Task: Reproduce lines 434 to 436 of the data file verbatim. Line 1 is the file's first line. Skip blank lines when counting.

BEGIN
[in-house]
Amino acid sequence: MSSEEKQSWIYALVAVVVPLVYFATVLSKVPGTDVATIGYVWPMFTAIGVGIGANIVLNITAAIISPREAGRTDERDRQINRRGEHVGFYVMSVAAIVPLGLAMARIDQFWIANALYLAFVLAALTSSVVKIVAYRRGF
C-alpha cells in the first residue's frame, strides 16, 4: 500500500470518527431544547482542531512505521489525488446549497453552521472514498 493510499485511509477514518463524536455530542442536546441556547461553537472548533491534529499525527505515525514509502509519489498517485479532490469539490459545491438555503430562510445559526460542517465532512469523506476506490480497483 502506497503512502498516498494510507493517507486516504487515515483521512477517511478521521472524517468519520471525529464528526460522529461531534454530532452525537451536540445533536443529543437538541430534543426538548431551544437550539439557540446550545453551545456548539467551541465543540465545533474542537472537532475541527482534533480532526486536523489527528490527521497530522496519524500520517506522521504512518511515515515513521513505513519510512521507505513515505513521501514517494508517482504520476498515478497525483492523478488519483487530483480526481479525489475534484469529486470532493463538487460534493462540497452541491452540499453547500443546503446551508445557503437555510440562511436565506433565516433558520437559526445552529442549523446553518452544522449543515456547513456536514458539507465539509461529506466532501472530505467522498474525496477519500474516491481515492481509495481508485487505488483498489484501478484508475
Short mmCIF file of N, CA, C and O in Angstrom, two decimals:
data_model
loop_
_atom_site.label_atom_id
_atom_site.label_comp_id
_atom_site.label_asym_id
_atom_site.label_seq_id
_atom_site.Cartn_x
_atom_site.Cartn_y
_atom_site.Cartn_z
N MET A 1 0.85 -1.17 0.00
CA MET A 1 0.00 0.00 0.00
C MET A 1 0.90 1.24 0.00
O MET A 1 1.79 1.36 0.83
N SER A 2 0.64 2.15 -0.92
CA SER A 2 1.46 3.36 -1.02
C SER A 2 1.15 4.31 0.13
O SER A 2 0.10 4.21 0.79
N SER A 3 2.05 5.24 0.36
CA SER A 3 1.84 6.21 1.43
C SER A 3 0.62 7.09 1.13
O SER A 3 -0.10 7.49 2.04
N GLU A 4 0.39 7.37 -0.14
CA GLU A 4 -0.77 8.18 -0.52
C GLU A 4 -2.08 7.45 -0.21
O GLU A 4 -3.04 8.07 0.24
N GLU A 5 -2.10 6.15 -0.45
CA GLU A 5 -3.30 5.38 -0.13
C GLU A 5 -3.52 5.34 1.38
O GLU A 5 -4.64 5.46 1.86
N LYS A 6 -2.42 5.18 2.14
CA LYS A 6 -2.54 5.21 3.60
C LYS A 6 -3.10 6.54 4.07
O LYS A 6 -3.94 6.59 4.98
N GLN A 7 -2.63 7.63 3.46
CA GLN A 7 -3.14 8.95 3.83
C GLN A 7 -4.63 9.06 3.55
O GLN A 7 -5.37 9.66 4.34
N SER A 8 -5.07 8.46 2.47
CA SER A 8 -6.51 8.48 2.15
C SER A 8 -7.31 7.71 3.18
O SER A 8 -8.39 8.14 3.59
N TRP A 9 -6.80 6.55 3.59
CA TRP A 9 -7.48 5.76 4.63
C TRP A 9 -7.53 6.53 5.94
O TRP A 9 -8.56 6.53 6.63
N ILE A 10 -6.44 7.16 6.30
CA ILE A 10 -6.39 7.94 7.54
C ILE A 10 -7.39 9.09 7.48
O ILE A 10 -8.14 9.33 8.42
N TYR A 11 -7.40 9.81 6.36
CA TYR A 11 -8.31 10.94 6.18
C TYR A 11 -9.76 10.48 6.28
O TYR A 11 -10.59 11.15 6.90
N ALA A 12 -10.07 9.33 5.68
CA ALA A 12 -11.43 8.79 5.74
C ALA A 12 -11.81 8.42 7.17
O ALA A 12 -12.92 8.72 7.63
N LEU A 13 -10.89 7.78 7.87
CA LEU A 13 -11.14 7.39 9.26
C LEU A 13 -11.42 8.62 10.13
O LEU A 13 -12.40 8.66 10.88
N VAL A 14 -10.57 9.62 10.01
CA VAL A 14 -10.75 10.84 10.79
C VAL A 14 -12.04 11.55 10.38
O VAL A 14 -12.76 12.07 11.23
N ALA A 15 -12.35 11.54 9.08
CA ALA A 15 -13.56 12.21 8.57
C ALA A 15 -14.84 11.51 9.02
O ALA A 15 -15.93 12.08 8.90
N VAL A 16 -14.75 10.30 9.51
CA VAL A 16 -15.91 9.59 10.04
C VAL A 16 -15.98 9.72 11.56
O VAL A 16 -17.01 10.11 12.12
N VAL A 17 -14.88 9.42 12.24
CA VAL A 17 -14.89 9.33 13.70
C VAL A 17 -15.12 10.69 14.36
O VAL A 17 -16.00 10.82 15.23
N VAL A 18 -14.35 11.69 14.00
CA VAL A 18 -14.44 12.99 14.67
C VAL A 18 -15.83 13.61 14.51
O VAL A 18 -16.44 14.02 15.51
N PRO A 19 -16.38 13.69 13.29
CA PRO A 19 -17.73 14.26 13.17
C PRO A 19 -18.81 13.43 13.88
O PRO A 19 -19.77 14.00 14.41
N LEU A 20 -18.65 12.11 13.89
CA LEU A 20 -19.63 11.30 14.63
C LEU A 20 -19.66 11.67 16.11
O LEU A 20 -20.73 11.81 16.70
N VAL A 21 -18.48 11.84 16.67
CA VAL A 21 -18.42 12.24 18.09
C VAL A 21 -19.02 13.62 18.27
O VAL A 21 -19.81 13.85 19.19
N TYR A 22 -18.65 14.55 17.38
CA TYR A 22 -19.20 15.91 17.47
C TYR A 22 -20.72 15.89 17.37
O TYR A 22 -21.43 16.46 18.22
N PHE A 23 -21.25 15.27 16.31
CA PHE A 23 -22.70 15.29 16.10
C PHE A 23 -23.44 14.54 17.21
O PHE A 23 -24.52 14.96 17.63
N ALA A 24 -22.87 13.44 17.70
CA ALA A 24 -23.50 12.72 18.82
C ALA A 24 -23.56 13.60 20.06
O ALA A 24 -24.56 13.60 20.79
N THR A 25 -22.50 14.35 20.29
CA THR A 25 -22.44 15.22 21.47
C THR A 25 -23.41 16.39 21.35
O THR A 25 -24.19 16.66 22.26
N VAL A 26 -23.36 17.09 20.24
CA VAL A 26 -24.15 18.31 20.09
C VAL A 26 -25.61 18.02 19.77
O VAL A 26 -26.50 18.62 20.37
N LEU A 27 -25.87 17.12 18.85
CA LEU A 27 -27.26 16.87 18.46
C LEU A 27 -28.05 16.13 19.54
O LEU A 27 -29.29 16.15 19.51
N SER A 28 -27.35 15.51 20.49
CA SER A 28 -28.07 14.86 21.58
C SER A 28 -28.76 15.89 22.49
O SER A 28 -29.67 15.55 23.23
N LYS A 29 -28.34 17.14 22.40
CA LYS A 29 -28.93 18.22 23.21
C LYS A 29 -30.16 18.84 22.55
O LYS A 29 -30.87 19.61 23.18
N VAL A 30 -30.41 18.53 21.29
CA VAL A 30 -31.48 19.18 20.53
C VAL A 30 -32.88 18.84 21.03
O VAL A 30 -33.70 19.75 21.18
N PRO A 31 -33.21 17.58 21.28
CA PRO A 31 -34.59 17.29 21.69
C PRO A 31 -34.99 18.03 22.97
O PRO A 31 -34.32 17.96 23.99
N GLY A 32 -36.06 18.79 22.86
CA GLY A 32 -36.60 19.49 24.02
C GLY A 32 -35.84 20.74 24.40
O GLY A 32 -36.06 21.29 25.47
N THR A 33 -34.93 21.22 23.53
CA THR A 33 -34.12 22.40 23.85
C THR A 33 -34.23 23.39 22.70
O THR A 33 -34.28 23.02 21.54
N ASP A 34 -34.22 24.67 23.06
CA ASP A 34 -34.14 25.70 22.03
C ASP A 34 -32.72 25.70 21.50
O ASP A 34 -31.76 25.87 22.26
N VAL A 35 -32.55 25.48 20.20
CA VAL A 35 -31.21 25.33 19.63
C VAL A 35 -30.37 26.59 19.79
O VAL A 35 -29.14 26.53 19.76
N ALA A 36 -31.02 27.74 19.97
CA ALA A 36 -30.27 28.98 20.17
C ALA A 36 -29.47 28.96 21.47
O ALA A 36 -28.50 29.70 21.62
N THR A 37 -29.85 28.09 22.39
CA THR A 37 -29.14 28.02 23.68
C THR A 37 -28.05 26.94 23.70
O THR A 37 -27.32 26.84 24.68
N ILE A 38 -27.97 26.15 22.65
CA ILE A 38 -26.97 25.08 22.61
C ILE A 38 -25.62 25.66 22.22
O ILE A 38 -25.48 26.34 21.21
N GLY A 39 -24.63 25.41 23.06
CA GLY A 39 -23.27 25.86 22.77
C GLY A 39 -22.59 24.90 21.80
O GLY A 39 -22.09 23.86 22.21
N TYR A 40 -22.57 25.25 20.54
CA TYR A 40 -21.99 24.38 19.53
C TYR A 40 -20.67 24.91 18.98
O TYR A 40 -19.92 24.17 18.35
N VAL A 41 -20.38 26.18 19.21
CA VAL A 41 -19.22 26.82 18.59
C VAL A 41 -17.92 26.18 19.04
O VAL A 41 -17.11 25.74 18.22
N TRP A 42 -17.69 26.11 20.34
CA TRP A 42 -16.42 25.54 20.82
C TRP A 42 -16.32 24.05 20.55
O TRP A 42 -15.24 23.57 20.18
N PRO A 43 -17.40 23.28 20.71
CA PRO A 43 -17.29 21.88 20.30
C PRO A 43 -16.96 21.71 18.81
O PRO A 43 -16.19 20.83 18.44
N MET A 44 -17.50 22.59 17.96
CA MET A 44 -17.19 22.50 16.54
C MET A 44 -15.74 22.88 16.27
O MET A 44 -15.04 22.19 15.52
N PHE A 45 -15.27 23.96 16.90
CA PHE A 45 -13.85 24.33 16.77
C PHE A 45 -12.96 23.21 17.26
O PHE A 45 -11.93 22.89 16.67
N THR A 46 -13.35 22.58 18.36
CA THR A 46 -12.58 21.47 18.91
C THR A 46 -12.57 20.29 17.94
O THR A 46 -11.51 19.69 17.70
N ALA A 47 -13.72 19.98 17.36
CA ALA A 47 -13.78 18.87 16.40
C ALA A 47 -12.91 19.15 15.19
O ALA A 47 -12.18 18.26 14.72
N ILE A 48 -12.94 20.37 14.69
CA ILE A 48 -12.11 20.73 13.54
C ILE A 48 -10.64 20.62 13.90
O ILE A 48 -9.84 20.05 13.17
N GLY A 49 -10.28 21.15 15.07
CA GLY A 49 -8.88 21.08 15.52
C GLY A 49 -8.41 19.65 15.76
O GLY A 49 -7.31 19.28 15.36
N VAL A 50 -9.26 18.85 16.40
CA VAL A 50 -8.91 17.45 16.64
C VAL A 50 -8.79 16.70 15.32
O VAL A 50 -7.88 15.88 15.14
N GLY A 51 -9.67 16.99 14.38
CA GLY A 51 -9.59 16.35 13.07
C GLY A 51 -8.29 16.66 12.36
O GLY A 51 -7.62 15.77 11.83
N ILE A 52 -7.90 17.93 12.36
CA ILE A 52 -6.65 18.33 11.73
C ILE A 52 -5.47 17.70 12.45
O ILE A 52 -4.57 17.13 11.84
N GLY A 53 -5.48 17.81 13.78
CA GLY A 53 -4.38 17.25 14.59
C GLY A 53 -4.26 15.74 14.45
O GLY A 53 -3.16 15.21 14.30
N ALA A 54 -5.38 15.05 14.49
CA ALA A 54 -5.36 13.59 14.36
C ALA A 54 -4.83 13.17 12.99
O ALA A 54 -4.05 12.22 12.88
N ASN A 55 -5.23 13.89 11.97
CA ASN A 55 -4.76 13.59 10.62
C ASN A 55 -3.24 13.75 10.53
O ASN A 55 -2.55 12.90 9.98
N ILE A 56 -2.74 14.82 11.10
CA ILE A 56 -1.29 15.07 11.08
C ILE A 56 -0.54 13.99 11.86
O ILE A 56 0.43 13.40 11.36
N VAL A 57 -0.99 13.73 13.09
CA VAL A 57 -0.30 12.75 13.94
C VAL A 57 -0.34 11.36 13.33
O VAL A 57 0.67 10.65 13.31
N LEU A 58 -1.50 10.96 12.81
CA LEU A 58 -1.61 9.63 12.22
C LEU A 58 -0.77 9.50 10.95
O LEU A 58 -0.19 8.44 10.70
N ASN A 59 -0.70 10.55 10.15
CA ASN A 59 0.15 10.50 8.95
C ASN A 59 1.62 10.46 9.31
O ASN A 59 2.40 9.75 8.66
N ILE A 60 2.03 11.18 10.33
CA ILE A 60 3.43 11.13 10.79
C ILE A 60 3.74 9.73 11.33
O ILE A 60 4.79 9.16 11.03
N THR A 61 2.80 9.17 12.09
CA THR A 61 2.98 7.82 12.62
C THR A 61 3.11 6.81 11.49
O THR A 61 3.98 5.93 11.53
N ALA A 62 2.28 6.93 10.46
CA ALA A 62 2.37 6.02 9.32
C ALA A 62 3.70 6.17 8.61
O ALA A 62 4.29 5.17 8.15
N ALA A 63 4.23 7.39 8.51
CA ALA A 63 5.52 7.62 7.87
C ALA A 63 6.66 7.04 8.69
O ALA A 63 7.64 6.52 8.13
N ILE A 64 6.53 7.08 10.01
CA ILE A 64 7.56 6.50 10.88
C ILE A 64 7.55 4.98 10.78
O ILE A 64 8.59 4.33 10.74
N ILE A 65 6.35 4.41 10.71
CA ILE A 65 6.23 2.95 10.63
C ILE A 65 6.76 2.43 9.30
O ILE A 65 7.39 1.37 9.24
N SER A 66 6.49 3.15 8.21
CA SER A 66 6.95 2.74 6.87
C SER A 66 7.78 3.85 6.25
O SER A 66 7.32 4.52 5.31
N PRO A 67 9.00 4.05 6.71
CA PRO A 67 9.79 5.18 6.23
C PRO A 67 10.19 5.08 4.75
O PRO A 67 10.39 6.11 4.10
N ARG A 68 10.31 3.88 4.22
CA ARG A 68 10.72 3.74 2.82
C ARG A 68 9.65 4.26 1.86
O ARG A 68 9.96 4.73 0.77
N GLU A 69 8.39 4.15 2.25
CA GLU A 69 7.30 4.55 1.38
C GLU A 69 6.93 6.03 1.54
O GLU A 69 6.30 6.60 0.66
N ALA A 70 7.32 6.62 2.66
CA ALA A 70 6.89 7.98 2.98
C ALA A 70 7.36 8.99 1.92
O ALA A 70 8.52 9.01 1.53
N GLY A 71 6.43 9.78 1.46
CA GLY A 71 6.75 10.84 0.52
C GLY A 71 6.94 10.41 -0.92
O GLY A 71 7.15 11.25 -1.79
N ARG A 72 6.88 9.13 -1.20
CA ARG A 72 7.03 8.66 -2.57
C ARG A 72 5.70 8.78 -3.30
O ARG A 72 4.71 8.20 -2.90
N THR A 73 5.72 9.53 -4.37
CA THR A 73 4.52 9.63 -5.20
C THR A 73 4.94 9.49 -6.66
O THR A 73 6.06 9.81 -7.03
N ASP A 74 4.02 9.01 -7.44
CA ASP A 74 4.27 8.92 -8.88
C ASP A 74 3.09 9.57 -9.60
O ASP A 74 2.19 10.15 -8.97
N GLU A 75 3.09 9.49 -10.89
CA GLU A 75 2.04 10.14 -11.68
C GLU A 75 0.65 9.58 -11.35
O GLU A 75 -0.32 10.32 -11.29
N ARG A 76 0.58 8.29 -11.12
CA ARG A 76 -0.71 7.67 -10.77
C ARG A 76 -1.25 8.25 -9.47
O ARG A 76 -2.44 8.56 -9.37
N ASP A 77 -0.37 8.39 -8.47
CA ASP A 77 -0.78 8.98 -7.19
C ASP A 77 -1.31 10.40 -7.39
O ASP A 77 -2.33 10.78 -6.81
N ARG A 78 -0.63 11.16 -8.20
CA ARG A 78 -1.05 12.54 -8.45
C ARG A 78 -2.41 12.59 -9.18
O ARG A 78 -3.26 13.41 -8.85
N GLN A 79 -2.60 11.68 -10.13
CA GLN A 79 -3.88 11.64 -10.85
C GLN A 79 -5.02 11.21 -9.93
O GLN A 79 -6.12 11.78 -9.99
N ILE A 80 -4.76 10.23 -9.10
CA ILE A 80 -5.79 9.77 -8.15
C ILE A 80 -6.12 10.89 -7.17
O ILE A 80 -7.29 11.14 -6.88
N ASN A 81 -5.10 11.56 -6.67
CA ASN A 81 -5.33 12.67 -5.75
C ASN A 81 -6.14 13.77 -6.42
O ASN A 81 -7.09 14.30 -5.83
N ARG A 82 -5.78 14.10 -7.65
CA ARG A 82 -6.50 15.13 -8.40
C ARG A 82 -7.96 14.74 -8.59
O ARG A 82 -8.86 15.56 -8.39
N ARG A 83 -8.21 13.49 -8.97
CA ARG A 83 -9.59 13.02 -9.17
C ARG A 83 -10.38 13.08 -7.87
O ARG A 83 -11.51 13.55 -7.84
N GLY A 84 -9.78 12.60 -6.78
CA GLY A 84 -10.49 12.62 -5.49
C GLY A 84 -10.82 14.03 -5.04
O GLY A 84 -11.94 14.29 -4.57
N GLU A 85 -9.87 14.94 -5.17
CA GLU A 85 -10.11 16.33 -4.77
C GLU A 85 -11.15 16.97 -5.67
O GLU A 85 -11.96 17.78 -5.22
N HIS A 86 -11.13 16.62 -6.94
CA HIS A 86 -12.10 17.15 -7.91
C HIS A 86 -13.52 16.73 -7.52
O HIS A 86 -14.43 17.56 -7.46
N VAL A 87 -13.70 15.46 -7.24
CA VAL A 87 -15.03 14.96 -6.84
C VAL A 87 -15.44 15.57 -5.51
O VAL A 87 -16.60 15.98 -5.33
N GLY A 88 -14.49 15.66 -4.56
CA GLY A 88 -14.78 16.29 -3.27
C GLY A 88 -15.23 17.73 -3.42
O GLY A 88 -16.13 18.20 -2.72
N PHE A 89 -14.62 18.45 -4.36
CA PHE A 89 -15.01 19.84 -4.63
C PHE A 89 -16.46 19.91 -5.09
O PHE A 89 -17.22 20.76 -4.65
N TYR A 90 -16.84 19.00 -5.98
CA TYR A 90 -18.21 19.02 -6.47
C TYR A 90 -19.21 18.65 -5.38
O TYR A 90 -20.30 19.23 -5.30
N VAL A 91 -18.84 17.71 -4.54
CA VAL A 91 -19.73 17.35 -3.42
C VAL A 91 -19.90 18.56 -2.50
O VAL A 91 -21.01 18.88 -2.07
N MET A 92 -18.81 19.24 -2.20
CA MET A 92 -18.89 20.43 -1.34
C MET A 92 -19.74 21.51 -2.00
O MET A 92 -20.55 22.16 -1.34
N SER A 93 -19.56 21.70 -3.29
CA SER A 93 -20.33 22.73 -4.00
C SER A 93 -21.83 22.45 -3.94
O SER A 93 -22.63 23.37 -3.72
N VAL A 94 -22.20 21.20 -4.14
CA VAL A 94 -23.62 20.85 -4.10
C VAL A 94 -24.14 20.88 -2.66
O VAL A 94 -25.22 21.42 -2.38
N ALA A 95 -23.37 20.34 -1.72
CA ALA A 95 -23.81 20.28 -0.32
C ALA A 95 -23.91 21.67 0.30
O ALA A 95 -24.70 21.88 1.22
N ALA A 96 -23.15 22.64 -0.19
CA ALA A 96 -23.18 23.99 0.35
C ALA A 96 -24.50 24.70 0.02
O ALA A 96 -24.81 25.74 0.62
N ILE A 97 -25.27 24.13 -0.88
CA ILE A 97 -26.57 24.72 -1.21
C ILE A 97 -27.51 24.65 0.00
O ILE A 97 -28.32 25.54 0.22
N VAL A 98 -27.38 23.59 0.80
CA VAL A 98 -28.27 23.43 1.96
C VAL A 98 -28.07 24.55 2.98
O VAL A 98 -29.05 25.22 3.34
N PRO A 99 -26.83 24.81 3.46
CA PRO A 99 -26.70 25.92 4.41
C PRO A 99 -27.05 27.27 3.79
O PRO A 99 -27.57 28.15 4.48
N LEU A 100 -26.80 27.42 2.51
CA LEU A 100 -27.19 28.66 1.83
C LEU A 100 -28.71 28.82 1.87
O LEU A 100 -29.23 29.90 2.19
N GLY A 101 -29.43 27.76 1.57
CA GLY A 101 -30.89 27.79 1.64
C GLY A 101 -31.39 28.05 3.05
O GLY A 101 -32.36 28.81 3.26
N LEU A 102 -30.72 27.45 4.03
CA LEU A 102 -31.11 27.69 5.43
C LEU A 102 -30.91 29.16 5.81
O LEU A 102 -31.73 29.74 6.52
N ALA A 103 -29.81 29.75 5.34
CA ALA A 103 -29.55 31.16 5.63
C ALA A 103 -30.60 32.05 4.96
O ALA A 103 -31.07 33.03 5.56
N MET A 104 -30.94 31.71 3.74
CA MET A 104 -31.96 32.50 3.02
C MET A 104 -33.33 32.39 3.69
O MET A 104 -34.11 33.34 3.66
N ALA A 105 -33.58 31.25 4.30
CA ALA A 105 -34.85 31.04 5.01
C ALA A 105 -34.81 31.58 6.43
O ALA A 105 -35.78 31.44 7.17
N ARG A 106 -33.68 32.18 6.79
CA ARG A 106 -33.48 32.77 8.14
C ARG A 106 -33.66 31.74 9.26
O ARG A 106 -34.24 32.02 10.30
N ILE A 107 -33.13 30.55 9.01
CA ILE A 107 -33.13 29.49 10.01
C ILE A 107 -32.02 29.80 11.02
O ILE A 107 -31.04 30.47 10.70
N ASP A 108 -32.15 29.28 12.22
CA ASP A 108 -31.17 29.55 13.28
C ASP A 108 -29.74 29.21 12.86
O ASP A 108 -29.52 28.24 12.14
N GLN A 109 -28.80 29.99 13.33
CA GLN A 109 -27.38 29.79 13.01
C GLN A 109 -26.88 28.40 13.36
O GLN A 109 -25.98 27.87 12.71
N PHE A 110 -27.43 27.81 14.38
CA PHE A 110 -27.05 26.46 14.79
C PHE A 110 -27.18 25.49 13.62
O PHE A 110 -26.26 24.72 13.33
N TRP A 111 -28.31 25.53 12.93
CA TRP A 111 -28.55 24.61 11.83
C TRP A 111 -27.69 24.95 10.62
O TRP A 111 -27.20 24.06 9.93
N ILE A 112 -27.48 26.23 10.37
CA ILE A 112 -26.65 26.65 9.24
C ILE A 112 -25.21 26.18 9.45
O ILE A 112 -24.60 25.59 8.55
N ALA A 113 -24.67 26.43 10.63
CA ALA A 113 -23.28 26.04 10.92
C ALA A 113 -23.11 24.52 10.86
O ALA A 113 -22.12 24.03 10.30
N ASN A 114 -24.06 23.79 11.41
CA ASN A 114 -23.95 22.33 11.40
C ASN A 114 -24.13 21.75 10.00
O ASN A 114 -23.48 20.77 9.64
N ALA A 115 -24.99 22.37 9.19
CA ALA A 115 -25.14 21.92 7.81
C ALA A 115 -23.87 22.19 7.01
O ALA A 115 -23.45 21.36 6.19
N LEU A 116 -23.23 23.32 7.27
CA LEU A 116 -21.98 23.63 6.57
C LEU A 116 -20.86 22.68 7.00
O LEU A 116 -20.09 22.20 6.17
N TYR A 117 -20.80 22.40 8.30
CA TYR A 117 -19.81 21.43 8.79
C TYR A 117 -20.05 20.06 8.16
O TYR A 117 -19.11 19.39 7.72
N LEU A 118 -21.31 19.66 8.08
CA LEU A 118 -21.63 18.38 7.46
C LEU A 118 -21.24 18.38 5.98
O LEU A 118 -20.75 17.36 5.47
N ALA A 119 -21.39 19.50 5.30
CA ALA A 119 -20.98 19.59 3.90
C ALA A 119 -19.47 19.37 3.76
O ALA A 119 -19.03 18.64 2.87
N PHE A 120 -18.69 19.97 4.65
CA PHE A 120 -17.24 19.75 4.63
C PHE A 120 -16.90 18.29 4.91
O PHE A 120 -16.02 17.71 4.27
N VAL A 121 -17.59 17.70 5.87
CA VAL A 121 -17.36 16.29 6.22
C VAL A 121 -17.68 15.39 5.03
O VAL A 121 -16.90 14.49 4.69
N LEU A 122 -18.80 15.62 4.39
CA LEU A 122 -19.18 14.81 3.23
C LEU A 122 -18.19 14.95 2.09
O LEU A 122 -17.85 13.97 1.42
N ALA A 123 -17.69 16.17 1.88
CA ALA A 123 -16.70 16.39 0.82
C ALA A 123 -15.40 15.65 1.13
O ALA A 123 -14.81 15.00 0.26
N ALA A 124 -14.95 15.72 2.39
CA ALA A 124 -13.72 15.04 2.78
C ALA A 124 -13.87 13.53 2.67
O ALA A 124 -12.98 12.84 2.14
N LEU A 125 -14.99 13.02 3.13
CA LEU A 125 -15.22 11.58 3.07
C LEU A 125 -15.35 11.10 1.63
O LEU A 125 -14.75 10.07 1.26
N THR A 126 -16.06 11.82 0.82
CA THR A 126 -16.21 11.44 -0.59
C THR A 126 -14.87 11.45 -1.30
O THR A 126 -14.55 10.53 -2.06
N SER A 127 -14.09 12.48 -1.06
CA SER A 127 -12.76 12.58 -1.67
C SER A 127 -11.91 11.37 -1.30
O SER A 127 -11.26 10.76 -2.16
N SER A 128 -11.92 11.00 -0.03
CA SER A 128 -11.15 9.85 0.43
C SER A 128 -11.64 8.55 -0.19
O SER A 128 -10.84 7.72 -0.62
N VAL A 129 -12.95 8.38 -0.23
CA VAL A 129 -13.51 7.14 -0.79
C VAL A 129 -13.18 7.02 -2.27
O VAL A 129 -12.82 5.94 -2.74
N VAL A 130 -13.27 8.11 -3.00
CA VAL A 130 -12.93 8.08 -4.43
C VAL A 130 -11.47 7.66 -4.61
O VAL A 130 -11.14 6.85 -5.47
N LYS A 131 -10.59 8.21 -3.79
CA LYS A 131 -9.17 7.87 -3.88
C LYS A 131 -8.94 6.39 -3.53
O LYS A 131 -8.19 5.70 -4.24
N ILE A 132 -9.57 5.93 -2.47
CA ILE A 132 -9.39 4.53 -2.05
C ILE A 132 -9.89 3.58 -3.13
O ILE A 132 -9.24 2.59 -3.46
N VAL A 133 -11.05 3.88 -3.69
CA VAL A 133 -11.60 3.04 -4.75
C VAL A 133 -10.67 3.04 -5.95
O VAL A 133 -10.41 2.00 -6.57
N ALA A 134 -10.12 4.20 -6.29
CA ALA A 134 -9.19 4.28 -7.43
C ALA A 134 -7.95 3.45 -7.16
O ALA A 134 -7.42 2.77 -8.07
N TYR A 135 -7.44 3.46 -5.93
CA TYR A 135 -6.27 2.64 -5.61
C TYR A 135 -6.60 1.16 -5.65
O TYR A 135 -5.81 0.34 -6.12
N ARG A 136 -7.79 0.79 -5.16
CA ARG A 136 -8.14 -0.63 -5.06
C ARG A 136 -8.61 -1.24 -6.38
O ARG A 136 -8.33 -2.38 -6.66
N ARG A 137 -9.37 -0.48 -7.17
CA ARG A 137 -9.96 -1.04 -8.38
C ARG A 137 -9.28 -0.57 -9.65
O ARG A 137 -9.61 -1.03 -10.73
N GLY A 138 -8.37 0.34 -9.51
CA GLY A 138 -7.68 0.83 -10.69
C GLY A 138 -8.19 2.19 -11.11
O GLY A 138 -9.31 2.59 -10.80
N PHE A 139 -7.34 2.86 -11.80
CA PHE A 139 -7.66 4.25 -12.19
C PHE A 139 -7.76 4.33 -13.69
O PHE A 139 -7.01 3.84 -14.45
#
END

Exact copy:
N ARG A 106 -33.68 32.18 6.79
CA ARG A 106 -33.48 32.77 8.14
C ARG A 106 -33.66 31.74 9.26